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Old 12-11-2018, 07:26 AM   #1 (permalink)
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The California Solar Mandate

Lots of spin surrounding this story. Hilarious reading conservative vs progressive news outlets about this one. This seems to be pretty neutral though.

https://www.solarwakeup.com/2018/12/...andate-future/

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California has been working for nearly seven months on a plan to mandate solar on the roofs of all new-build homes starting in 2020. While the initial fanfare surrounding the bill took place in May, it didn’t become, in the words of Kelly Knutsen, “officially official” until yesterday. Knutsen, Director of Technology Advancement for the California Solar & Storage Association, agreed to talk to SolarWakeup about the mandate: what it means and where the California solar industry will go from here.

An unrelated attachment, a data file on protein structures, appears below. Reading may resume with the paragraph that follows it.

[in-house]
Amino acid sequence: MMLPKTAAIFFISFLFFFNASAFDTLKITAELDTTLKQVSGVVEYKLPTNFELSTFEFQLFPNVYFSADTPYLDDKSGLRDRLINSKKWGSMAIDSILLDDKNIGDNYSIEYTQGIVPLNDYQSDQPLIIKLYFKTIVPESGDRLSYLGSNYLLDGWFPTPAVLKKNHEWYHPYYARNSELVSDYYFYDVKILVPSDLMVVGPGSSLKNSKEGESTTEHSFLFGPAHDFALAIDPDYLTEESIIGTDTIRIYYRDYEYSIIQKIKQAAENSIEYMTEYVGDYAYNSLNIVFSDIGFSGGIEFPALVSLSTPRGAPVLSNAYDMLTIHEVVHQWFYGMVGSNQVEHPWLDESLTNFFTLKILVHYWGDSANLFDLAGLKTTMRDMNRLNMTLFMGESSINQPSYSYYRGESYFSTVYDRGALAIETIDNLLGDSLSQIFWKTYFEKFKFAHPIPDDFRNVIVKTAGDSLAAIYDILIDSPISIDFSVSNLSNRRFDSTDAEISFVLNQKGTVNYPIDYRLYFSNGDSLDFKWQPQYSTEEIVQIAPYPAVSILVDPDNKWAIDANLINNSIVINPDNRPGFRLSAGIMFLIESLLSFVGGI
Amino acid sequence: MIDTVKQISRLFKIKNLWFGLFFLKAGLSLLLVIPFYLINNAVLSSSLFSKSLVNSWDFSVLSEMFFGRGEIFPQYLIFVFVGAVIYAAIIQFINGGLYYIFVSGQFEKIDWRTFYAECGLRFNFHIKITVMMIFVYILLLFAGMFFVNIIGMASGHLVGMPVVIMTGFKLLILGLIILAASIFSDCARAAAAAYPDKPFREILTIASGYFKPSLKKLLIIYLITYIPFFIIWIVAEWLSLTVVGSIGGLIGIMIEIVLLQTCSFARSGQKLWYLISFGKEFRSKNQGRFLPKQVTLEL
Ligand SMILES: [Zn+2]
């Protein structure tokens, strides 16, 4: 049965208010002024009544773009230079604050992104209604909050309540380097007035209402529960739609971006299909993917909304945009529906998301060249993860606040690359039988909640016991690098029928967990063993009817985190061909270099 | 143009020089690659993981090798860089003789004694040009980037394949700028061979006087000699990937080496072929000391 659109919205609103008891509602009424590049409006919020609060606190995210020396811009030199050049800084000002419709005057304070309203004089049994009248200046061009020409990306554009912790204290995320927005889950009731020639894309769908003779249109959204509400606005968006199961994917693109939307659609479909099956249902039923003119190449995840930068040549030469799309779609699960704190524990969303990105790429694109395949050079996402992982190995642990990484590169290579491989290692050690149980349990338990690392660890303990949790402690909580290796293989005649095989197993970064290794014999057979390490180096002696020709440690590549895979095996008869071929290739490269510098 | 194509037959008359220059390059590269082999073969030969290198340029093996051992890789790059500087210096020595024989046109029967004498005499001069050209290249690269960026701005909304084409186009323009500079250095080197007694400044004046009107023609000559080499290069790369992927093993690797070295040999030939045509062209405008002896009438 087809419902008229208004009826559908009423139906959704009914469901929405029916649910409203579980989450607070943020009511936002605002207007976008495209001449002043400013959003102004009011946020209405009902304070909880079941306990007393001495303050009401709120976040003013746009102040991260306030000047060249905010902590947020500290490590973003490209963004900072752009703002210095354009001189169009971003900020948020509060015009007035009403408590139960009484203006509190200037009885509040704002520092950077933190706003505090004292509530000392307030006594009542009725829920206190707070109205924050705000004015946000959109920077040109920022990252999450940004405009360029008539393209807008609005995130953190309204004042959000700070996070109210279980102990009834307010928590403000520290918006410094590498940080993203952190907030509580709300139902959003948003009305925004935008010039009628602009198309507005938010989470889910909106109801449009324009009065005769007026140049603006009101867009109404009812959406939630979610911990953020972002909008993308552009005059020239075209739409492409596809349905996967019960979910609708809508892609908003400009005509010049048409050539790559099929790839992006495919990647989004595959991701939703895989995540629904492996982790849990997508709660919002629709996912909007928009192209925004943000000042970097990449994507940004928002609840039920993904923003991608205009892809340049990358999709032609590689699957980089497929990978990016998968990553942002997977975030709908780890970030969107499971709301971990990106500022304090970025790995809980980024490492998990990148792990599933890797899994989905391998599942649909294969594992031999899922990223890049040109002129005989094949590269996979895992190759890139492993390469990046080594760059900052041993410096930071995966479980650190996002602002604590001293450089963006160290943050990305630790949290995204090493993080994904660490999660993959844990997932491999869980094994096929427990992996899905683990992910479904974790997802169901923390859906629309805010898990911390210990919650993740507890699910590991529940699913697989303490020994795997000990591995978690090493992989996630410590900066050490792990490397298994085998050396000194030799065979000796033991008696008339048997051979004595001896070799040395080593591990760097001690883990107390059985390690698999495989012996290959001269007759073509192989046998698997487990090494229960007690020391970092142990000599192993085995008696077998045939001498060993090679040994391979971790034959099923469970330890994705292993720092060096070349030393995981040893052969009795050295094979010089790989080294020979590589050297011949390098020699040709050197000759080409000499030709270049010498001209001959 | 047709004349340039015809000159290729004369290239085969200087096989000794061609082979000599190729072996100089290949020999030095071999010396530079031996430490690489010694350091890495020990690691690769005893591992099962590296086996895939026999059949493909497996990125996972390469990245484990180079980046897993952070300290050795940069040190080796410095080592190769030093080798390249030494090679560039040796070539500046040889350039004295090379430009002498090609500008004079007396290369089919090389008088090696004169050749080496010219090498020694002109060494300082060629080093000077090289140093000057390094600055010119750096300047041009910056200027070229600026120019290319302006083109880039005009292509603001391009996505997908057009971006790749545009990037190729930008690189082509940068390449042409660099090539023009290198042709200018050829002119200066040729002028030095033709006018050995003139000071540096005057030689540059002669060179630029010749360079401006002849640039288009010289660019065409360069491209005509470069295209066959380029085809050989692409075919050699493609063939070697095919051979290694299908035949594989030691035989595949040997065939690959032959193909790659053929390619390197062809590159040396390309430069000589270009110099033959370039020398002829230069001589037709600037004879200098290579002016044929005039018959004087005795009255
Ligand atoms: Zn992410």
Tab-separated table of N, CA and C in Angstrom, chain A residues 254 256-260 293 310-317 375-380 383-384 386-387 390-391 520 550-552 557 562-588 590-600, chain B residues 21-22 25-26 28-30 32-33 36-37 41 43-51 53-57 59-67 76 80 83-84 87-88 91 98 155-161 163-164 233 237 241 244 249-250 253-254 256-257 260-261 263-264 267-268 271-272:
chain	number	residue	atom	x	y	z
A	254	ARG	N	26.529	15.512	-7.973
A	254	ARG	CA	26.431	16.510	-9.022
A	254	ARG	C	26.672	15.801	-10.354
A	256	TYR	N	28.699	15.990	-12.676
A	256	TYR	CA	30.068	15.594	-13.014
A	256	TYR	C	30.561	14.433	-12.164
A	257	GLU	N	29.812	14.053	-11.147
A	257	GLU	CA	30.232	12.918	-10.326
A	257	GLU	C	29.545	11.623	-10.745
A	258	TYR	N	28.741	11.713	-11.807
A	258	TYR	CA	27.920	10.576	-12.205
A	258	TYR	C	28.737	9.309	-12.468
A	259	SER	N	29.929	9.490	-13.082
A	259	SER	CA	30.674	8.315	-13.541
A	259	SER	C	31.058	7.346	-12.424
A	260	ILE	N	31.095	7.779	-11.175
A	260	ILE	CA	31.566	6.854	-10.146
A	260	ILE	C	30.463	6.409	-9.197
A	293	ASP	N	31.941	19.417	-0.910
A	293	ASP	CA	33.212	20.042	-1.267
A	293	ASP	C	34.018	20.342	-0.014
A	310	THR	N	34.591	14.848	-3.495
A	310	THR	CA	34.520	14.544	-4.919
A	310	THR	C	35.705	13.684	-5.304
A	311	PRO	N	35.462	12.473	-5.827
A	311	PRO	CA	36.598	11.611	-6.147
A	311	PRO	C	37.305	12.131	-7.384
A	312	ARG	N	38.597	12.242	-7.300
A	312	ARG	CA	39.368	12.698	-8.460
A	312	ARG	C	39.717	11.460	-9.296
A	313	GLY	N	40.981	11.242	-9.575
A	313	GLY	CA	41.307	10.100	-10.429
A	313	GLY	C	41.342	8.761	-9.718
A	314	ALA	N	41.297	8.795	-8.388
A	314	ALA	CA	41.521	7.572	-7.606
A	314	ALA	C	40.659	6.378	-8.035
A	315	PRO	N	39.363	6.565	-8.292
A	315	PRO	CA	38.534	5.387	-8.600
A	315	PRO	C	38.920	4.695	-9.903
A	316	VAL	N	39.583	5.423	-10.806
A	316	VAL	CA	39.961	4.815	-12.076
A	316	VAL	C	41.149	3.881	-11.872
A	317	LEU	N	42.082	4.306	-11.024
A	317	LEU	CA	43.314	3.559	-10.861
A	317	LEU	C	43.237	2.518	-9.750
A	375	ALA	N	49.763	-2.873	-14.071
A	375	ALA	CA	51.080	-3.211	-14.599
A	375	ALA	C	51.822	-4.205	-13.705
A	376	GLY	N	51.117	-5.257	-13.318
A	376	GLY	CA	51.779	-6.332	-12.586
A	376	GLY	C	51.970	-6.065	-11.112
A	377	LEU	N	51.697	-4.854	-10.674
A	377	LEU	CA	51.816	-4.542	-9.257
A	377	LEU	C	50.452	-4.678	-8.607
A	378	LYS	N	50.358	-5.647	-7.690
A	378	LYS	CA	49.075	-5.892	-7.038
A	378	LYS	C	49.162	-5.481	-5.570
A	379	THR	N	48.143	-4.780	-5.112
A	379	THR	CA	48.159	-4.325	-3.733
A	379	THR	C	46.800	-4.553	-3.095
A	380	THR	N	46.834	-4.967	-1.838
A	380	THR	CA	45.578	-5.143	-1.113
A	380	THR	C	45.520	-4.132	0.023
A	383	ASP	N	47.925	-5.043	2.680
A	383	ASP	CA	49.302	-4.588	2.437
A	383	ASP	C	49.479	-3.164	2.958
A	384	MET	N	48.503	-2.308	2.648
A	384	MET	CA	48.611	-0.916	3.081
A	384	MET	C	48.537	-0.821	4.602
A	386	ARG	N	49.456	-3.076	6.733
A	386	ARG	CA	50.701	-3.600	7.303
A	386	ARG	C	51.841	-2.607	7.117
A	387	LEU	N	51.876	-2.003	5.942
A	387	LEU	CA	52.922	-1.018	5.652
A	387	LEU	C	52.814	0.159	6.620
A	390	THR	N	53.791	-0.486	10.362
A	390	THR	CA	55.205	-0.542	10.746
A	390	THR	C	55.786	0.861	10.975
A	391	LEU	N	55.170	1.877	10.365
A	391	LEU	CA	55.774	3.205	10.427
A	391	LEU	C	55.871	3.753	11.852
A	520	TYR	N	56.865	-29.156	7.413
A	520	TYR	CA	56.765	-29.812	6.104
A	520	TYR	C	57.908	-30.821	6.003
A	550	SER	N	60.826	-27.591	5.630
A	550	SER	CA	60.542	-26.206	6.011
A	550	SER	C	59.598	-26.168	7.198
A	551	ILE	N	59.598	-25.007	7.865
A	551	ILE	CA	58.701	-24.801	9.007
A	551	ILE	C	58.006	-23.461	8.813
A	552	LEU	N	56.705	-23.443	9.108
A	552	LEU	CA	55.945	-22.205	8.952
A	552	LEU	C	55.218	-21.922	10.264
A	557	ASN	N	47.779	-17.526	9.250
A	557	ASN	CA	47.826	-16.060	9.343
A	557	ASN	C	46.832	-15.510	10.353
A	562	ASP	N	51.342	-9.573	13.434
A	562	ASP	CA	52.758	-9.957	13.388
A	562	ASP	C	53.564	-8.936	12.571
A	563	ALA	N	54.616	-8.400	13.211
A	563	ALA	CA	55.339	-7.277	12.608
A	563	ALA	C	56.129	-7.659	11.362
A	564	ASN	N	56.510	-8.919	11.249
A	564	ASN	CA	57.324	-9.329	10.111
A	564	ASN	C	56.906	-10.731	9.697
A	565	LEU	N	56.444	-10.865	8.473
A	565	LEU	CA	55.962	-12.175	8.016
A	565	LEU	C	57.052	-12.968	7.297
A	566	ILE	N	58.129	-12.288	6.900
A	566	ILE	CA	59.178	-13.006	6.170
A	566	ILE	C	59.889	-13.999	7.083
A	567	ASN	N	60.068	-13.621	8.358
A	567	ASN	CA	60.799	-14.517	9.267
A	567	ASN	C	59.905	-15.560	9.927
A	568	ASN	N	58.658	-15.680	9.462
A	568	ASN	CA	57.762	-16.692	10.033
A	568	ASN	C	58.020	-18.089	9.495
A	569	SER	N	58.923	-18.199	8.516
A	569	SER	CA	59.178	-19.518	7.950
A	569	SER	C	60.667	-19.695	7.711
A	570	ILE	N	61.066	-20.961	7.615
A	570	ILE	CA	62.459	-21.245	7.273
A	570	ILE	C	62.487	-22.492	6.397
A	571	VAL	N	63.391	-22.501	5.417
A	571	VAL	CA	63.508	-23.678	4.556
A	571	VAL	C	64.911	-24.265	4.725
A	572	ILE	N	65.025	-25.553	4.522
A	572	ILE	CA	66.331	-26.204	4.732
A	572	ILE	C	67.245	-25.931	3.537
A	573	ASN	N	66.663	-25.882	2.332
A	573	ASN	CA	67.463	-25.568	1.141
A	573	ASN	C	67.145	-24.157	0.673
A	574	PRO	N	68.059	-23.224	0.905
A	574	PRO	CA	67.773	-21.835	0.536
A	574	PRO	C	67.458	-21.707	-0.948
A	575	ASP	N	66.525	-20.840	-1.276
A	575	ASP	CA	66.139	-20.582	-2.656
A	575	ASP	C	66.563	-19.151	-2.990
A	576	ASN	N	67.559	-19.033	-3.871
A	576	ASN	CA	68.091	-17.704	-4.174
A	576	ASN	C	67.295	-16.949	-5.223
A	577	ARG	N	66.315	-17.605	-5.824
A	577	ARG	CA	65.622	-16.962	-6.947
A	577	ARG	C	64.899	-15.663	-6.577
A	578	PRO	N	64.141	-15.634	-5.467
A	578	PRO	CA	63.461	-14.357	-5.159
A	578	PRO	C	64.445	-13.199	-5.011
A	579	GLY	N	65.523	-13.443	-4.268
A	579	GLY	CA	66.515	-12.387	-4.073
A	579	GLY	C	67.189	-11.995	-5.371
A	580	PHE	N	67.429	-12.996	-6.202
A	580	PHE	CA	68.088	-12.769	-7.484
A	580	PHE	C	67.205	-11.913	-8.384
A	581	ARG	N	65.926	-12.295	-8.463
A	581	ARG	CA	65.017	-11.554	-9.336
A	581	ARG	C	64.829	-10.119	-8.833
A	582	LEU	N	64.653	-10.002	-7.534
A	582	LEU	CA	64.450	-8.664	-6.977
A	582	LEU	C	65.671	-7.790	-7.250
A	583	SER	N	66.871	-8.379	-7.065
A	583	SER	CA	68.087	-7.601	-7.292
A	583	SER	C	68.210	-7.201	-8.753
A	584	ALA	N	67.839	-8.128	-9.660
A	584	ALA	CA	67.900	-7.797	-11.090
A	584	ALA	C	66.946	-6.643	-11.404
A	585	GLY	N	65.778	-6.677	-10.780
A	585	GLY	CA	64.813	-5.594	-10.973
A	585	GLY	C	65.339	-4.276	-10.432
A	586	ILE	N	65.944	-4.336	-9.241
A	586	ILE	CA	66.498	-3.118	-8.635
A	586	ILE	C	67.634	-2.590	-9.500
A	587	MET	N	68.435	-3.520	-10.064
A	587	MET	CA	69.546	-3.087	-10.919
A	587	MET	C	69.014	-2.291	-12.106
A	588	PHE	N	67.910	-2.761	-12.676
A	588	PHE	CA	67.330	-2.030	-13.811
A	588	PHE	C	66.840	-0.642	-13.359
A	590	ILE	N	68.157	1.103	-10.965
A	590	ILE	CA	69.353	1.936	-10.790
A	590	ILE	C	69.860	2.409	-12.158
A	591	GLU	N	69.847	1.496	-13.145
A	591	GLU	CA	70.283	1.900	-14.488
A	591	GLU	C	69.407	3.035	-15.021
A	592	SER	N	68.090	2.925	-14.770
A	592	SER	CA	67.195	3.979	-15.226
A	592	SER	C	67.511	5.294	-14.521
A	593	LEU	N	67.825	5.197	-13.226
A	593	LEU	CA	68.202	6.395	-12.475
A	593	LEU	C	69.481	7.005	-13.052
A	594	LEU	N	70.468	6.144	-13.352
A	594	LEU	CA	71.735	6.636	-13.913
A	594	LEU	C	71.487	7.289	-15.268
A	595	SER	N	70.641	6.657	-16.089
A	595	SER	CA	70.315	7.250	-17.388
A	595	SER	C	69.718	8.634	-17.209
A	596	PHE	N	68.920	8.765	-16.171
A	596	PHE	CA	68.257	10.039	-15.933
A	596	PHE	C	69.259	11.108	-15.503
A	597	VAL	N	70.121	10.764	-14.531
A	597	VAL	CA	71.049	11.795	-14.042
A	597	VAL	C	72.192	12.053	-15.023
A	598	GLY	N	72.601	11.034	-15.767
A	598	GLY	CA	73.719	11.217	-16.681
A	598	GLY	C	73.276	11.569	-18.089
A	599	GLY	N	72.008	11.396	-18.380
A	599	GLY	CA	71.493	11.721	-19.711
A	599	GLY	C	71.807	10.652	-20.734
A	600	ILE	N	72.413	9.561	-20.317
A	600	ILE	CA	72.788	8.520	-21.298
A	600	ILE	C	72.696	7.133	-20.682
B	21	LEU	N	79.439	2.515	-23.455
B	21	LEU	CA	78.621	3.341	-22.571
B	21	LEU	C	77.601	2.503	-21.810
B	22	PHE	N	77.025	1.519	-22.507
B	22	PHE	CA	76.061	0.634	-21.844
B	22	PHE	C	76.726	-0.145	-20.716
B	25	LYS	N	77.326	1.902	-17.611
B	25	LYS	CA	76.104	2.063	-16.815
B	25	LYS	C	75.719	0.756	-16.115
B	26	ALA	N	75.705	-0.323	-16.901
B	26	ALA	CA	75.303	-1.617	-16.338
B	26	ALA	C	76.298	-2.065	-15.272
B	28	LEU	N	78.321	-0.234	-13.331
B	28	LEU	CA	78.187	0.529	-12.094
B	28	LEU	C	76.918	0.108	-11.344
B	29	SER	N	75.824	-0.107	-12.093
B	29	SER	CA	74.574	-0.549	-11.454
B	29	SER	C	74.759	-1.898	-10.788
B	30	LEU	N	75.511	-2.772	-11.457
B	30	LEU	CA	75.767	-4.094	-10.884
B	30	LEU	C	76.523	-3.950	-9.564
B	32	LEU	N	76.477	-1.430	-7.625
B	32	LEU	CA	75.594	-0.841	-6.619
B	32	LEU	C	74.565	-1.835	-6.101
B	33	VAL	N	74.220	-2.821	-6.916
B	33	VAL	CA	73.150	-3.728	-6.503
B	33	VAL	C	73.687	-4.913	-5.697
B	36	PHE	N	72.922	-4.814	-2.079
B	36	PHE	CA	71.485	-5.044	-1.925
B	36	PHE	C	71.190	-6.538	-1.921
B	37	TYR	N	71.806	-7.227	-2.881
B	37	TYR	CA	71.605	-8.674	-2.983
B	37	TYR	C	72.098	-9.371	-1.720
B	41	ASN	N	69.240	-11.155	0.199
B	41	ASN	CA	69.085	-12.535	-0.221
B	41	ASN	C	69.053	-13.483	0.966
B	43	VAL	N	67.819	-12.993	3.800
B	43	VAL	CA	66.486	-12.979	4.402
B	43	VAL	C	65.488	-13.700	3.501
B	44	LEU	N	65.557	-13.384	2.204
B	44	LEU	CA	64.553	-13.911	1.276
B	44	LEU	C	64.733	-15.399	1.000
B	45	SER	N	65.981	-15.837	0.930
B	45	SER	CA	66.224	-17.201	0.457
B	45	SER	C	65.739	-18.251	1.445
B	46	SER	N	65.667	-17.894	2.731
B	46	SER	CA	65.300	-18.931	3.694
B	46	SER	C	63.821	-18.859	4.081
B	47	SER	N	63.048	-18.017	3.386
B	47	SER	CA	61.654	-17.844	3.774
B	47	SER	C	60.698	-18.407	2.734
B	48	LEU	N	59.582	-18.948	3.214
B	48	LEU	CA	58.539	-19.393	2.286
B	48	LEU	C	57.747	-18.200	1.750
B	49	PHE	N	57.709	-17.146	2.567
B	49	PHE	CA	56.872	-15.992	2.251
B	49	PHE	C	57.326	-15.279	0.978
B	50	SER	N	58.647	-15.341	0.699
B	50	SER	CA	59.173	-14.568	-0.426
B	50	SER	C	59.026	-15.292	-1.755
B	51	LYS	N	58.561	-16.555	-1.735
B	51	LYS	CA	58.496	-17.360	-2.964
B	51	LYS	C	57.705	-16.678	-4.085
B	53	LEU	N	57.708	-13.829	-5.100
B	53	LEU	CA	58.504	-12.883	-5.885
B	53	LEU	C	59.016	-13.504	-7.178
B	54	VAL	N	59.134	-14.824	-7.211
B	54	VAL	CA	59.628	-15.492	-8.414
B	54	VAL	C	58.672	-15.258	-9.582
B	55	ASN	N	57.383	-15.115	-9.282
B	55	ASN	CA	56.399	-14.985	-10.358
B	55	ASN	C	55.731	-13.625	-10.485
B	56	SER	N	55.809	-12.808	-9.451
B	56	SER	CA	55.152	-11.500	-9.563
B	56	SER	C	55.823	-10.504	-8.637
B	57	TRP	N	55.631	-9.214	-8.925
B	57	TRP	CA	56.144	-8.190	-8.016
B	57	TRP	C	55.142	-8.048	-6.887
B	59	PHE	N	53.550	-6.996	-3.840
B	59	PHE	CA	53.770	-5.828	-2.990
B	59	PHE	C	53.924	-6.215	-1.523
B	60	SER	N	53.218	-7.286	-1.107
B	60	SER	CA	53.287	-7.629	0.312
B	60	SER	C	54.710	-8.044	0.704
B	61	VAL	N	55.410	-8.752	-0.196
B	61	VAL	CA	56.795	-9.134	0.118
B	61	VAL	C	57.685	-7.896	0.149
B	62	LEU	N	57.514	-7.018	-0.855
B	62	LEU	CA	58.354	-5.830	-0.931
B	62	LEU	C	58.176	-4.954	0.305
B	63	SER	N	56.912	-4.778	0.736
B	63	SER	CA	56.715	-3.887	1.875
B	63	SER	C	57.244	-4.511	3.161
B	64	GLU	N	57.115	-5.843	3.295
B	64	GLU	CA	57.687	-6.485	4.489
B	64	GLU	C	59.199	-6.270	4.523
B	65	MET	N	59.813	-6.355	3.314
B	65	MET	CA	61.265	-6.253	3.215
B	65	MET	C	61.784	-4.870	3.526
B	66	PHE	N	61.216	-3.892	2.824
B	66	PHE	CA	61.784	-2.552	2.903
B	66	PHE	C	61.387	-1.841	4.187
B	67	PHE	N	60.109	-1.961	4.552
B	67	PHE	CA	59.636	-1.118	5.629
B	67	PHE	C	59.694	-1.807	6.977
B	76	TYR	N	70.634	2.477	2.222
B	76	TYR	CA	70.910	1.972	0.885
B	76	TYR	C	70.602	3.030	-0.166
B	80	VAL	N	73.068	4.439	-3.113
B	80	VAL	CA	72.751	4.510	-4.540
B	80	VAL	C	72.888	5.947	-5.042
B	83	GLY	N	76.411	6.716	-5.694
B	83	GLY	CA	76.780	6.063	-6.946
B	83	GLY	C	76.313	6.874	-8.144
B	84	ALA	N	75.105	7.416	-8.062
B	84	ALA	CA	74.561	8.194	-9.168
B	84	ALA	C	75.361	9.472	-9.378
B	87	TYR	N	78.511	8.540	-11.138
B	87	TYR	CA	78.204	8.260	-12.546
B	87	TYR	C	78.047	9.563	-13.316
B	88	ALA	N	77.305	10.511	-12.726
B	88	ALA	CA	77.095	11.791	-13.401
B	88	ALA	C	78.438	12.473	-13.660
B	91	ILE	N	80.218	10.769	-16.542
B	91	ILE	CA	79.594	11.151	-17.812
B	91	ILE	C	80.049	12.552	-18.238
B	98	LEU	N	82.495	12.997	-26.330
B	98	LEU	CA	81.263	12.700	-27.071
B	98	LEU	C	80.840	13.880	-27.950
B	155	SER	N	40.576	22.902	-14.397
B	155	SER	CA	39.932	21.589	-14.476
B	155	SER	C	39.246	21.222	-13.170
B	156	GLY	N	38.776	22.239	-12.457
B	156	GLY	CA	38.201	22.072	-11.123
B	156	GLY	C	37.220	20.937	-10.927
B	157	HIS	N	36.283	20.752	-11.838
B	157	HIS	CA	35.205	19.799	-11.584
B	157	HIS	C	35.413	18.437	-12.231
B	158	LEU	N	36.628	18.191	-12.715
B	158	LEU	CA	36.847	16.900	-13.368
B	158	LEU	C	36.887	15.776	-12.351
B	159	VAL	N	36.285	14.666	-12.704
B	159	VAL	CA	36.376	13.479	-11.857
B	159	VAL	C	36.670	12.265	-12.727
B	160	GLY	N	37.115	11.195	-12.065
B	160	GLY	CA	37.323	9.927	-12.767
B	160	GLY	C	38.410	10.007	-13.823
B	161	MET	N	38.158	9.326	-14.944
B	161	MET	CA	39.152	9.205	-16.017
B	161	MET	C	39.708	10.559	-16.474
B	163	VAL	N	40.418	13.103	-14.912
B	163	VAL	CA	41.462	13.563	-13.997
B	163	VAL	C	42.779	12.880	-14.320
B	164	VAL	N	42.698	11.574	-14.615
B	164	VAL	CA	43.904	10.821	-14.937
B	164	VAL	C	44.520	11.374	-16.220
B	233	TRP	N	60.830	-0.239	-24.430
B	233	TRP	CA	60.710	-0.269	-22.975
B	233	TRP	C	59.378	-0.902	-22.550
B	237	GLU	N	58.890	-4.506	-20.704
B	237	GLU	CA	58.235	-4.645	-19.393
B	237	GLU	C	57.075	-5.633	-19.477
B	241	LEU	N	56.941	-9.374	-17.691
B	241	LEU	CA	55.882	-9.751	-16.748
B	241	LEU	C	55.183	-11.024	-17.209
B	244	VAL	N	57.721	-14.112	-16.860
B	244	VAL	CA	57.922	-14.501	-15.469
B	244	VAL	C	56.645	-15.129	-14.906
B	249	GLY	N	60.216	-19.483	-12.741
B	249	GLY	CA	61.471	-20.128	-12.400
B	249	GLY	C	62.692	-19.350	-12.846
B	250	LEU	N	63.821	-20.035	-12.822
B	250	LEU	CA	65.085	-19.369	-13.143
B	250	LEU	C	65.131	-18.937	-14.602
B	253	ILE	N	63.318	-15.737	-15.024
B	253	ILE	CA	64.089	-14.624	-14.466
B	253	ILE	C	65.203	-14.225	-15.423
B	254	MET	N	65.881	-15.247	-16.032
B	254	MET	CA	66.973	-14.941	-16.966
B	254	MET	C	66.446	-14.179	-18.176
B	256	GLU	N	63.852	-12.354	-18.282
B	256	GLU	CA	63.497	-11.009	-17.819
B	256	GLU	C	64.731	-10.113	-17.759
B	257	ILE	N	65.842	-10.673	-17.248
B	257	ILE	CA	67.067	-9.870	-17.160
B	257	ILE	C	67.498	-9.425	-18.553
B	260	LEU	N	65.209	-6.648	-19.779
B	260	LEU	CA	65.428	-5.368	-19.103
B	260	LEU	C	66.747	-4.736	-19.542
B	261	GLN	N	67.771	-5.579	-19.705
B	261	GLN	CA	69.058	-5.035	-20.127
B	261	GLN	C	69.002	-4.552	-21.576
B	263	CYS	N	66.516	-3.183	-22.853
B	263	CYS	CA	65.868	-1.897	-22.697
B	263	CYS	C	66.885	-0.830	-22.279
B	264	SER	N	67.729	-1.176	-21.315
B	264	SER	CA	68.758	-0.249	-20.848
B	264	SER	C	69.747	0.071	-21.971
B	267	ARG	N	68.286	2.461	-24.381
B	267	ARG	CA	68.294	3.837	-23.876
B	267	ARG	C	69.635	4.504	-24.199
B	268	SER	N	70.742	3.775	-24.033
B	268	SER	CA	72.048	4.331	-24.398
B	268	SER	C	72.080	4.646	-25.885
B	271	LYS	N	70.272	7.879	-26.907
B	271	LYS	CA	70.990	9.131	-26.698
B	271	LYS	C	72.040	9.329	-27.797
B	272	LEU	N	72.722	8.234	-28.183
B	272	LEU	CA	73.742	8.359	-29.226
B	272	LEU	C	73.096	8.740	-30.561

SolarWakeup: We thought this was a done deal. What was the vote about today?

Kelly Knutsen, director of technology advancement for the California Solar & Storage Association (Knutsen):There was always the small asterisk that the final part of the process for updating the California Building Energy Efficiency Standards is that the California Building Standards Commission (CBSC) had to officially sign off on the California Energy Commission’s (CEC) May 9 vote to update the standards. As the CBSC explained before the discussion, the CBSC confirms that the CEC followed all the proper procedures in developing their updated rule. This is done every three years as one final check on the process to ensure everything is done appropriately. CBSC’s hearing and final vote yesterday confirmed the rigorous process.

SolarWakeup: How many new homes will this affect per year?